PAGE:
The U.S. Zeroes in on Russia's Borderlands

MIN READNov 15, 2018 | 10:00 GMT

U.S. soldiers take part in a military parade in Kiev on Aug. 24, 2018, to celebrate the 27th anniversary of Ukraine's independence from the Soviet Union. Ukraine is at the heart of the rivalry in Eastern Europe between the United States and Russia.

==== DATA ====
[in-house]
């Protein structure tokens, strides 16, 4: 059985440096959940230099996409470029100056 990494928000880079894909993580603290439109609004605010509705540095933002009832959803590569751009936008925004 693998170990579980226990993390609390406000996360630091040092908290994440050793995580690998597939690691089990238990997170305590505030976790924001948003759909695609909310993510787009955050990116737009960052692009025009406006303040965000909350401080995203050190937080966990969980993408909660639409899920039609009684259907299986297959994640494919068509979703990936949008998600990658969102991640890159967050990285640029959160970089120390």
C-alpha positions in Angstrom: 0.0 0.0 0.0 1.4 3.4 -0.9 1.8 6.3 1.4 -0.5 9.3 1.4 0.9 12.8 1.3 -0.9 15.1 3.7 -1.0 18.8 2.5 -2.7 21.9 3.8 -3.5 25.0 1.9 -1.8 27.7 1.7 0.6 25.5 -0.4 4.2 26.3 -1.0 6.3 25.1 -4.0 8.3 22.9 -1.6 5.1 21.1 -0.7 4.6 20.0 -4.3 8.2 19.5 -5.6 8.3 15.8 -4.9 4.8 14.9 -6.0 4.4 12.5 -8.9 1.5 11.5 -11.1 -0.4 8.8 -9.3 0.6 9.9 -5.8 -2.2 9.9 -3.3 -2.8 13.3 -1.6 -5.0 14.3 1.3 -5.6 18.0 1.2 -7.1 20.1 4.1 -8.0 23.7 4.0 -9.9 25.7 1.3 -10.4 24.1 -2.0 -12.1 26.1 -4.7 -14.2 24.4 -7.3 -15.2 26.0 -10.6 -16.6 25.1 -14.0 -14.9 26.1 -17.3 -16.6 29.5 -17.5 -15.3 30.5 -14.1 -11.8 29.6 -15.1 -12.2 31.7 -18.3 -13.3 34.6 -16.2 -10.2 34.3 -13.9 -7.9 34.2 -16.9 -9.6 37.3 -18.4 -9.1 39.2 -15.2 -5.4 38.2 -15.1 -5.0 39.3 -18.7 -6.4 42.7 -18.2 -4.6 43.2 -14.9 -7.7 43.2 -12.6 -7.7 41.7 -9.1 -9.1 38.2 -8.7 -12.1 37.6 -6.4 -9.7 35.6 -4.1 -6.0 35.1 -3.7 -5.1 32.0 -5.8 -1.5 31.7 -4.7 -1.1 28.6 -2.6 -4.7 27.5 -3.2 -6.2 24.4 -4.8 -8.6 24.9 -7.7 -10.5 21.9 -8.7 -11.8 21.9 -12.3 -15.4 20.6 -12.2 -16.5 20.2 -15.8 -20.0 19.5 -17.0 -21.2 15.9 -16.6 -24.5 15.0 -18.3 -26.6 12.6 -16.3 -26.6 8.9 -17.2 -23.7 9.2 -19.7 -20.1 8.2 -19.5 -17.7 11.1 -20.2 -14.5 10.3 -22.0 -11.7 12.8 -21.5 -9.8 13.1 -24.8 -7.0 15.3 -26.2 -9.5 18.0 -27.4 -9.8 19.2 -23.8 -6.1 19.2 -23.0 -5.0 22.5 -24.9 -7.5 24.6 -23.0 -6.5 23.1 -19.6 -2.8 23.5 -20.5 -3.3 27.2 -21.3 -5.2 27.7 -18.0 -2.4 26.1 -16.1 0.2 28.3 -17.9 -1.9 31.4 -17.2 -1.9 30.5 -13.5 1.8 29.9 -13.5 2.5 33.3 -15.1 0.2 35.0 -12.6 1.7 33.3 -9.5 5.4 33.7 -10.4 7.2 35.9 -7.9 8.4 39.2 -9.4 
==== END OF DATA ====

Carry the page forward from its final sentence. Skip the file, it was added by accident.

The standoff between Russia and the West has shown little sign of abating throughout 2018, and recent U.S. efforts to ramp up the pressure on the Kremlin signal that such tensions are only going to increase in the year to come. One key element of U.S. pressure on Moscow centers on Washington's ties with former Soviet countries on Russia's periphery, from Eastern Europe to the Caucasus to Central Asia. Because of Russia's lack of geographic barriers, these territories form buffer states that protect the country's core from foreign powers while also providing a conduit for the Kremlin to project influence outward. Indeed, Russia's rise and fall as a regional and global power has historically depended on its ability to control these territories; as a result, these states have naturally played a crucial role in the United States' containment strategy against Russia in the post-Soviet period. And as tensions grow between...

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